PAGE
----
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Section: Application Domains

Laser control

The laser control of chemical reactions is today an experimental reality. Experiments, carried out by many groups of researchers and in many different contexts and settings, have demonstrated the feasibility of controlling the evolution of a quantum system using a laser field. All these experiments exploit the remarkable properties of quantum interactions (interferences) between one, or more, external interactions (e.g. lasers) and the sample of matter under study. In order to create the ad hoc interferences that will drive the system to the desired goal, one can play with the dephasing between two beams, conveniently choose the frequencies of the beams, or make use of the two aspects mixed together, which amounts to allowing for “all” possible laser fields as in optimal control schemes.

Whatever the strategy, the success of these numerous experiments not only validates the idea of manipulating and controlling quantum systems with lasers, but also motivates the need for further theoretical studies in this direction, in order to further improve the results and the range of their applicability. Interest in this research area has also been increasing in more applied communities. The standard modeling for the problem of the laser control of a molecular system involves the time-dependent Schrödinger equation which rules the evolution of the wavefunction describing the state of the system. On the basis of the Schrödinger equation, one then states a control problem, either in the framework of exact control or in the framework of optimal control.

The first fact to underline as a crucial feature of the problem of laser control is the orders of magnitude in time and space that are typically encountered here. The space scale is indeed that of an atom, say 10-10  m, but more important than that, the time scale is of the order of the femtosecond (10-15  s) and can even go down to the attosecond (10-18  s). As surprising as it may seem, the laser fields can literally be “tailored” on these tiny timescales. They can involve huge intensities (1012  W/cm2 and above), and their shots can be cycled at 1 KHz. One can do several thousands of experiments in a minute. This ability changes the whole landscape of the control problem, for making an experiment is here far cheaper than running a numerical simulation. This has motivated the paradigm of closed-loop optimization where the criterion to be optimized is evaluated on-the-fly on an experimental device. One of the current challenging issue for the mathematicians taking part into the field is to understand how to take advantage of a combined experimental/numerical strategy. In this respect, it is to be noted that the experimental side can come from on-the-fly experiments (how to decide what to do?), but may also come from the tremendous amount of data that can be (and actually is) stored from the billions of experiments done to this day (how to dig into this database?).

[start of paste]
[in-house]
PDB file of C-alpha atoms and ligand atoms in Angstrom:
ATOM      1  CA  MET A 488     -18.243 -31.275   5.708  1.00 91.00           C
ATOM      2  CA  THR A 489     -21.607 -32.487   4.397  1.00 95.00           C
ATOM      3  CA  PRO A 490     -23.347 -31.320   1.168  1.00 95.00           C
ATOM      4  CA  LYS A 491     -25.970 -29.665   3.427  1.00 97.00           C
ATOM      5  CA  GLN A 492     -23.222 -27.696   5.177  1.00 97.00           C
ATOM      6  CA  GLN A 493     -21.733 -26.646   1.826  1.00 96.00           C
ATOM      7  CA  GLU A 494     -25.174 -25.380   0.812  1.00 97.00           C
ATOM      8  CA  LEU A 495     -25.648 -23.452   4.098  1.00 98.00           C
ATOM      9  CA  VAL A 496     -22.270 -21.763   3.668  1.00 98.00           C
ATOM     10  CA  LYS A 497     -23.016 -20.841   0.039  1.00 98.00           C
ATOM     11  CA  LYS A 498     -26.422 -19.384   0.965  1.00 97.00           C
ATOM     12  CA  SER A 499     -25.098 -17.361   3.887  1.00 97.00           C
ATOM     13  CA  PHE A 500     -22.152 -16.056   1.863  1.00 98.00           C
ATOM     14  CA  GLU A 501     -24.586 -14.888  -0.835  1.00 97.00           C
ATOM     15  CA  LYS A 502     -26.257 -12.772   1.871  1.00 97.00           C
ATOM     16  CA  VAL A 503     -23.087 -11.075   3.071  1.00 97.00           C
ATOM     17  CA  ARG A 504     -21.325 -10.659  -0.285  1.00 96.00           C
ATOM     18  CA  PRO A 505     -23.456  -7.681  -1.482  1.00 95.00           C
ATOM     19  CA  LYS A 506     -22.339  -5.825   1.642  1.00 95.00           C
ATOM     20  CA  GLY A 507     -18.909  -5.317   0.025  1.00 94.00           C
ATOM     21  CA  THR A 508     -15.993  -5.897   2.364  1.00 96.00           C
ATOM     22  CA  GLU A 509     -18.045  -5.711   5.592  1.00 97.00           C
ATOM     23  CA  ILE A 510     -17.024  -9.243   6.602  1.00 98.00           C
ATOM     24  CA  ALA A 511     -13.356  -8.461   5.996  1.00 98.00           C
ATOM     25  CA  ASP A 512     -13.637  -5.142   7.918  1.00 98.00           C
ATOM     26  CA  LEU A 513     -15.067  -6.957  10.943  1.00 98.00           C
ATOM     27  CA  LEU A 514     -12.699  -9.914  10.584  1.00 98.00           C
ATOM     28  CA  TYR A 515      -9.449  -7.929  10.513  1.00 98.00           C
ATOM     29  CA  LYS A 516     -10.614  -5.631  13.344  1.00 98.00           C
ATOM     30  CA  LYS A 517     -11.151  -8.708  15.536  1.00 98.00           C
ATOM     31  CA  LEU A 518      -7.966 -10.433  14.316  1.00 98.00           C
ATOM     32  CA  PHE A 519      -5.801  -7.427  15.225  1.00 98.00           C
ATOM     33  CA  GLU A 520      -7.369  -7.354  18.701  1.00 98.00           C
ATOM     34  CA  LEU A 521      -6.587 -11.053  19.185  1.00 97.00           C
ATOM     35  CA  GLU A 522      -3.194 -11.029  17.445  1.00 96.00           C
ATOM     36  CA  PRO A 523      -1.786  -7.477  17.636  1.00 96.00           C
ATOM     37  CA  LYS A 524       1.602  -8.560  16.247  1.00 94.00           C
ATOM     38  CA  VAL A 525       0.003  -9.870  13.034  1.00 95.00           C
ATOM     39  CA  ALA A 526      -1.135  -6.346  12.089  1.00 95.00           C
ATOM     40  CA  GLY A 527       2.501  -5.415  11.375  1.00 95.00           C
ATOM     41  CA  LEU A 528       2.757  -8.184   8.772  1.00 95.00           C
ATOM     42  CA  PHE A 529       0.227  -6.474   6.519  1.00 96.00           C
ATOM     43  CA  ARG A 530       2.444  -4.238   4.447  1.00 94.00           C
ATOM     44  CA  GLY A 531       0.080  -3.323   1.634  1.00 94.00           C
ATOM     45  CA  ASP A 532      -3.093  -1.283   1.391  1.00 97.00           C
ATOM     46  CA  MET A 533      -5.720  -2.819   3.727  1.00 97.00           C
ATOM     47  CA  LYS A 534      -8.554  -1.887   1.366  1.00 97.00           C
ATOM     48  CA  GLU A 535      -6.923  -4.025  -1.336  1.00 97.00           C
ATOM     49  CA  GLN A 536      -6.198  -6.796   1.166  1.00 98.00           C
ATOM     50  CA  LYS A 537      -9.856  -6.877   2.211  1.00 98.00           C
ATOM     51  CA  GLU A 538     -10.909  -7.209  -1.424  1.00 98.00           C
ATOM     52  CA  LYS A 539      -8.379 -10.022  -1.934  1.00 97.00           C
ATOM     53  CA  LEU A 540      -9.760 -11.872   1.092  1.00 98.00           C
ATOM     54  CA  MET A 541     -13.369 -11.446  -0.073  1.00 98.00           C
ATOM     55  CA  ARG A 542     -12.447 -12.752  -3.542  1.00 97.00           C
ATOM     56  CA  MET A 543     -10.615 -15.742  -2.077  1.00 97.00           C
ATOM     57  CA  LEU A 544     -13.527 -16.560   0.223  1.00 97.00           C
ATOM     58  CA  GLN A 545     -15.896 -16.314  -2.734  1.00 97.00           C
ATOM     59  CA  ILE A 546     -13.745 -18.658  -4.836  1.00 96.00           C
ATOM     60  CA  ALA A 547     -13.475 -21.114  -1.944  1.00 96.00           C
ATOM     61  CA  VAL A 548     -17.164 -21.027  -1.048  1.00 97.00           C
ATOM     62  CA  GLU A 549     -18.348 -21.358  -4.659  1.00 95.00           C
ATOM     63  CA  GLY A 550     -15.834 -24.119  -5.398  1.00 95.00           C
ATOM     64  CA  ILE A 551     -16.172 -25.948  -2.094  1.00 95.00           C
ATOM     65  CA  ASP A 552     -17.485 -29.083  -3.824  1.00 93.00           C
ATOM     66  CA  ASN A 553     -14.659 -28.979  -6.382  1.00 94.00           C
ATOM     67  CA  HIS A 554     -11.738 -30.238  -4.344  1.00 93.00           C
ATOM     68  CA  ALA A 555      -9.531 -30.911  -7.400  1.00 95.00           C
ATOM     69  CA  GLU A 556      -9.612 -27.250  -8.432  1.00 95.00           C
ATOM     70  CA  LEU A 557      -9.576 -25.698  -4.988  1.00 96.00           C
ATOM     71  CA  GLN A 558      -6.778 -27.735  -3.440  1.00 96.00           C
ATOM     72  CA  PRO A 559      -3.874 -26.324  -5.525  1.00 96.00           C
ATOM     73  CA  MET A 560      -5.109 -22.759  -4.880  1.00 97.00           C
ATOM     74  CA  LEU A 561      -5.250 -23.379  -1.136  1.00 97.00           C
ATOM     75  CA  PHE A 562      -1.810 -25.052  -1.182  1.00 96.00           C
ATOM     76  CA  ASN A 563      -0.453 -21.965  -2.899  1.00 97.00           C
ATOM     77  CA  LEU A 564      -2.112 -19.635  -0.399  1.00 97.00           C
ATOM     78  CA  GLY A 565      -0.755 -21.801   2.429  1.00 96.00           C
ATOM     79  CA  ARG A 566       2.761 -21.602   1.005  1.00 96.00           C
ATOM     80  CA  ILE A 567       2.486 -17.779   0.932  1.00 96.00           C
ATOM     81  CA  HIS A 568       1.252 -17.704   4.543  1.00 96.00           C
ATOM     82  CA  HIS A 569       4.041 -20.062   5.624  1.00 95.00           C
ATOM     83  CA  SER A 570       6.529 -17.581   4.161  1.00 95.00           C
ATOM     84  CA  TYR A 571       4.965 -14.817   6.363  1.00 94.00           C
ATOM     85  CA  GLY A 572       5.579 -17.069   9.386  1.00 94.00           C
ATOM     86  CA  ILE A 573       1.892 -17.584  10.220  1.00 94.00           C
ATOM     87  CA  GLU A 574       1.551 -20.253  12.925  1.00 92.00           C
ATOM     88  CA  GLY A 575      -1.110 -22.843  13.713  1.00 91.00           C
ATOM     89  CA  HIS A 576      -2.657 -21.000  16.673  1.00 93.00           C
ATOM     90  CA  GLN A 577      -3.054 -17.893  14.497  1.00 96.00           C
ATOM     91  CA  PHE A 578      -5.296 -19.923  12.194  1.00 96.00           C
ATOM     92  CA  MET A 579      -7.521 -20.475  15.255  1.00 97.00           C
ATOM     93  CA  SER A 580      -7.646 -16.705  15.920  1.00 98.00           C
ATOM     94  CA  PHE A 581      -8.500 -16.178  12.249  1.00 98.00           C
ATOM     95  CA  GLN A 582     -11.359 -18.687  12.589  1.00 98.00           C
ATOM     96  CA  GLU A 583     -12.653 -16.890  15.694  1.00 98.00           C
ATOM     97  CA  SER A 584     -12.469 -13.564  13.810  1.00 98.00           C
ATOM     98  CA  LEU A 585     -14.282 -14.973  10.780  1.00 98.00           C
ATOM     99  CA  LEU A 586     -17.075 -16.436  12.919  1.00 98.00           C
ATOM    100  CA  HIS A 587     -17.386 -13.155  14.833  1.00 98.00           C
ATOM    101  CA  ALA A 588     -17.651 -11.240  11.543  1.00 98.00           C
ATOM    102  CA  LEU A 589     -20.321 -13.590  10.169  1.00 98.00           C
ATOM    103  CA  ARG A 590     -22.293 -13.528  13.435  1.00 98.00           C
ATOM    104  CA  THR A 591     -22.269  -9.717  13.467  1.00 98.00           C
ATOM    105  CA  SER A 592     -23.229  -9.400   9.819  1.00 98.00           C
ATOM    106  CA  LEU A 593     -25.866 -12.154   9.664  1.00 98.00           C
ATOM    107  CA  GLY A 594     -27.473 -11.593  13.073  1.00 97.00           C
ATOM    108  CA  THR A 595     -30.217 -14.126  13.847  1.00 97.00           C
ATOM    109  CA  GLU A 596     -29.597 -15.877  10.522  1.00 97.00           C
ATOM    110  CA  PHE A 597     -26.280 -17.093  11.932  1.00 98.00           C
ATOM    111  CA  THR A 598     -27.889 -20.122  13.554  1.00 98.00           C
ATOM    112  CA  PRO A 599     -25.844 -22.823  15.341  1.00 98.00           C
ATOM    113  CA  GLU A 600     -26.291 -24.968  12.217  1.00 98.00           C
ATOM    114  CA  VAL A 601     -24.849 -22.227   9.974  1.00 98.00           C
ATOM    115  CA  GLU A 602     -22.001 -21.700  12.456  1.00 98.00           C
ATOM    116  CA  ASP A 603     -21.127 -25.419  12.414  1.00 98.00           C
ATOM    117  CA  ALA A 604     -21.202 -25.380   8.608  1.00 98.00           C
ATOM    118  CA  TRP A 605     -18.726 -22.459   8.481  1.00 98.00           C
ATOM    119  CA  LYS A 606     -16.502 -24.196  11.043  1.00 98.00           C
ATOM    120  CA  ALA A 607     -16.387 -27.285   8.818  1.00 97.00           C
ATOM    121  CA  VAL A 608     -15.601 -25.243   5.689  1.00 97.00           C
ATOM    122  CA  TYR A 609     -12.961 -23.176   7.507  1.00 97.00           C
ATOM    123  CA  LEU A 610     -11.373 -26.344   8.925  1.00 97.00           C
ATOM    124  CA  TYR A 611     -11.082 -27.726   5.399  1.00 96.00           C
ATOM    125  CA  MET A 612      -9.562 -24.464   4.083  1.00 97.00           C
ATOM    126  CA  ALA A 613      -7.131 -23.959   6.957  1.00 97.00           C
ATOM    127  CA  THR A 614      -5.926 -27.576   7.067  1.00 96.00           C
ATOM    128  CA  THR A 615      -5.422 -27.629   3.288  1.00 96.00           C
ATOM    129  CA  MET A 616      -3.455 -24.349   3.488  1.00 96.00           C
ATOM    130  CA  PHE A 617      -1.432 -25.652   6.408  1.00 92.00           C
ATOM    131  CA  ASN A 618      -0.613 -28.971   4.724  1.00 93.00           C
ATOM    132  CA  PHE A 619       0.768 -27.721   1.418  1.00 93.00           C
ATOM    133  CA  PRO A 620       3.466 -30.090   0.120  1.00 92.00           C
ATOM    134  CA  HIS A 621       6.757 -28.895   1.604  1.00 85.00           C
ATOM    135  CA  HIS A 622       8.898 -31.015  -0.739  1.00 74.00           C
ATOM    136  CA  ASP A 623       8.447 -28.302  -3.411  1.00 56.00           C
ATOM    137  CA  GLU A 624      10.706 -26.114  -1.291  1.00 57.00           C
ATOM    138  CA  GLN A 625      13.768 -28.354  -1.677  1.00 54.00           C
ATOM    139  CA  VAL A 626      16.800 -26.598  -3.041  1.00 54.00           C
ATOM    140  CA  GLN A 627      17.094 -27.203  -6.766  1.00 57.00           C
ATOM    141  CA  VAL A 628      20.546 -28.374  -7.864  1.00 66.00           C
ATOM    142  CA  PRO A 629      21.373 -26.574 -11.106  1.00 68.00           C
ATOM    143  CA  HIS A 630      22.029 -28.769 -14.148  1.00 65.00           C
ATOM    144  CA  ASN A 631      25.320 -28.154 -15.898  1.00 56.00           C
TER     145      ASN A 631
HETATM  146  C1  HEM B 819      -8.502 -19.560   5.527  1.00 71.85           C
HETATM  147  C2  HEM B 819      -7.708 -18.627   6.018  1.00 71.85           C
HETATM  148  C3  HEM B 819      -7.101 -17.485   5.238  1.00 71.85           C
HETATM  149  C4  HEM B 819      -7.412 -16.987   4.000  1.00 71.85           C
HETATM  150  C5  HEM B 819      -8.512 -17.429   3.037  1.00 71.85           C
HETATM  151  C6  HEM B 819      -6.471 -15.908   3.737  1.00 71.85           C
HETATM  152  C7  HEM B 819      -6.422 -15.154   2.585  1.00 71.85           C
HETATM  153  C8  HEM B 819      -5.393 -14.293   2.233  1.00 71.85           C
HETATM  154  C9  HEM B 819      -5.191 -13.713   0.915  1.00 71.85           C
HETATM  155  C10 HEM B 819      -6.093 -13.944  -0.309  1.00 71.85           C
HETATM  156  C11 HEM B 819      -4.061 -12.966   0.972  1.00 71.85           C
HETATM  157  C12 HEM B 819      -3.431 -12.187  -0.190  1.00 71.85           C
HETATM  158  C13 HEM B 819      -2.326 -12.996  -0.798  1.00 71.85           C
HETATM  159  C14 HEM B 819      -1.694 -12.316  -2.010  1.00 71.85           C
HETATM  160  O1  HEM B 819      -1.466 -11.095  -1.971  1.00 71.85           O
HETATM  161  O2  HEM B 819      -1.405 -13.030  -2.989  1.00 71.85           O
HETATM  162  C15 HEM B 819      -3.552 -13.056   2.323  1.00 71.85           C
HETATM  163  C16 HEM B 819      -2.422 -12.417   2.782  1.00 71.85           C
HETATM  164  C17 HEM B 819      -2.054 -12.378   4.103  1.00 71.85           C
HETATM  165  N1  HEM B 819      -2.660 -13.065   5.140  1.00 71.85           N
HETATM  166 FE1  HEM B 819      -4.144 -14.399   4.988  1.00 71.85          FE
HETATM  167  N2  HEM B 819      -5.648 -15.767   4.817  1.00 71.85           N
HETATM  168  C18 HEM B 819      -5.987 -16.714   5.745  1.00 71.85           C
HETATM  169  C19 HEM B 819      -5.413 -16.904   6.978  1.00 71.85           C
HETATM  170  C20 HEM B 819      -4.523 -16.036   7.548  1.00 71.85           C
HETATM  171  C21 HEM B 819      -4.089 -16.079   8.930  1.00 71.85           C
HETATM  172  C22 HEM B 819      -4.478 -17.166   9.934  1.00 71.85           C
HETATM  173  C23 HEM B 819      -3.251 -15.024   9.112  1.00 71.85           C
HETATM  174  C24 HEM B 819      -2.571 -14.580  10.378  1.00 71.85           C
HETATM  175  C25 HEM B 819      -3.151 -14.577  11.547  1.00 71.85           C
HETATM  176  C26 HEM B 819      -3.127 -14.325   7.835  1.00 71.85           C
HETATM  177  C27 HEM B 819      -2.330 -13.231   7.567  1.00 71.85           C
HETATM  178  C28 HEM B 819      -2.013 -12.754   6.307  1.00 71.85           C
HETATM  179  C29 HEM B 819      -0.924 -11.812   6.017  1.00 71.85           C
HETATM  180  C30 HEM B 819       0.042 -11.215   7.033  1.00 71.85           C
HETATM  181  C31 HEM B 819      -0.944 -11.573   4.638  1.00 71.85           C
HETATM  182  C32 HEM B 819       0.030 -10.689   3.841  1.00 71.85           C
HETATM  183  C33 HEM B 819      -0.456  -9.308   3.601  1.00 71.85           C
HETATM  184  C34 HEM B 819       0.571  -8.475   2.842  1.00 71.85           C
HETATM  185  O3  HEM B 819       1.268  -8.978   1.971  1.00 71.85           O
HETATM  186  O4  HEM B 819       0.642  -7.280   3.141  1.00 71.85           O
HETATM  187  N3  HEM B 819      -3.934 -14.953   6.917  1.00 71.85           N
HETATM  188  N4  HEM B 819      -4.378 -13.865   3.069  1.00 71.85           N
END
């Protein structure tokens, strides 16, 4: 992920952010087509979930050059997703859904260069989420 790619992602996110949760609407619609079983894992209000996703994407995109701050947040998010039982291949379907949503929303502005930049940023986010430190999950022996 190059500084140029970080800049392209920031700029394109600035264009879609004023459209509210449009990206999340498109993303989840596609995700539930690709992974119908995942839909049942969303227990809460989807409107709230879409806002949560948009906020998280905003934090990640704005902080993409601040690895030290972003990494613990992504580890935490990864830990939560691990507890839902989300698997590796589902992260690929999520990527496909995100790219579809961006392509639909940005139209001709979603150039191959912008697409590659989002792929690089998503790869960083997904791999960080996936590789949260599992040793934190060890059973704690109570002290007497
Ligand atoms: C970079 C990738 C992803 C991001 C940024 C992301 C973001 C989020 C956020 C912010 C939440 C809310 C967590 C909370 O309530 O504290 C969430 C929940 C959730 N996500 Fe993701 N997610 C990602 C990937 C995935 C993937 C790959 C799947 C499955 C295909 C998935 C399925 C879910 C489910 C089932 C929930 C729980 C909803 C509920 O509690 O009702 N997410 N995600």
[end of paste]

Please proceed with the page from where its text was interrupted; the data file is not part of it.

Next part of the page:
A second point is to remark on the way in which the control enters the problem: the control multiplies the state. Theoretically and numerically, this bilinear nature causes difficulties. Finally, open-loop control is dealt with, at least for two reasons: first, the timescale on which the phenomenon goes is too short for the current capabilities of electronic devices, which prevents closing the loop within one experiment; but secondly, feedback control means measuring something, which in a quantum framework means interacting with and thus perturbing the system itself. These two bottlenecks might be overcome in the future, but this will undoubtedly require a lot of theoretical and technical work.

A third peculiarity regards the choice of admissible laser fields as control : what types of E(t) should be allowed when setting up the control problem? This question leads to a dichotomy : one can choose either to restrict oneself to the experimentally feasible fields, or to basically let the field be free, therefore allowing for very general laser fields, even those out of reach for the contemporary technology. The two tracks may be followed. In particular, the second track, the most “imaginative” one (rather unusual in comparison to other contexts), can serve as a useful technical guide for building the lasers of tomorrow.

A final key issue is robustness. It is of course a standard fact in every control problem that the control obtained needs to be robust, for obvious practical reasons. The somewhat unusual feature in the present setting is that the experiments show that they are surprisingly robust with respect to all kinds of perturbations (noise, uncertainties in the measures, ...). Clearly, there is here something to be understood at the theoretical level, e.g. by envisioning new modeling strategies that incorporate undesirable perturbations.


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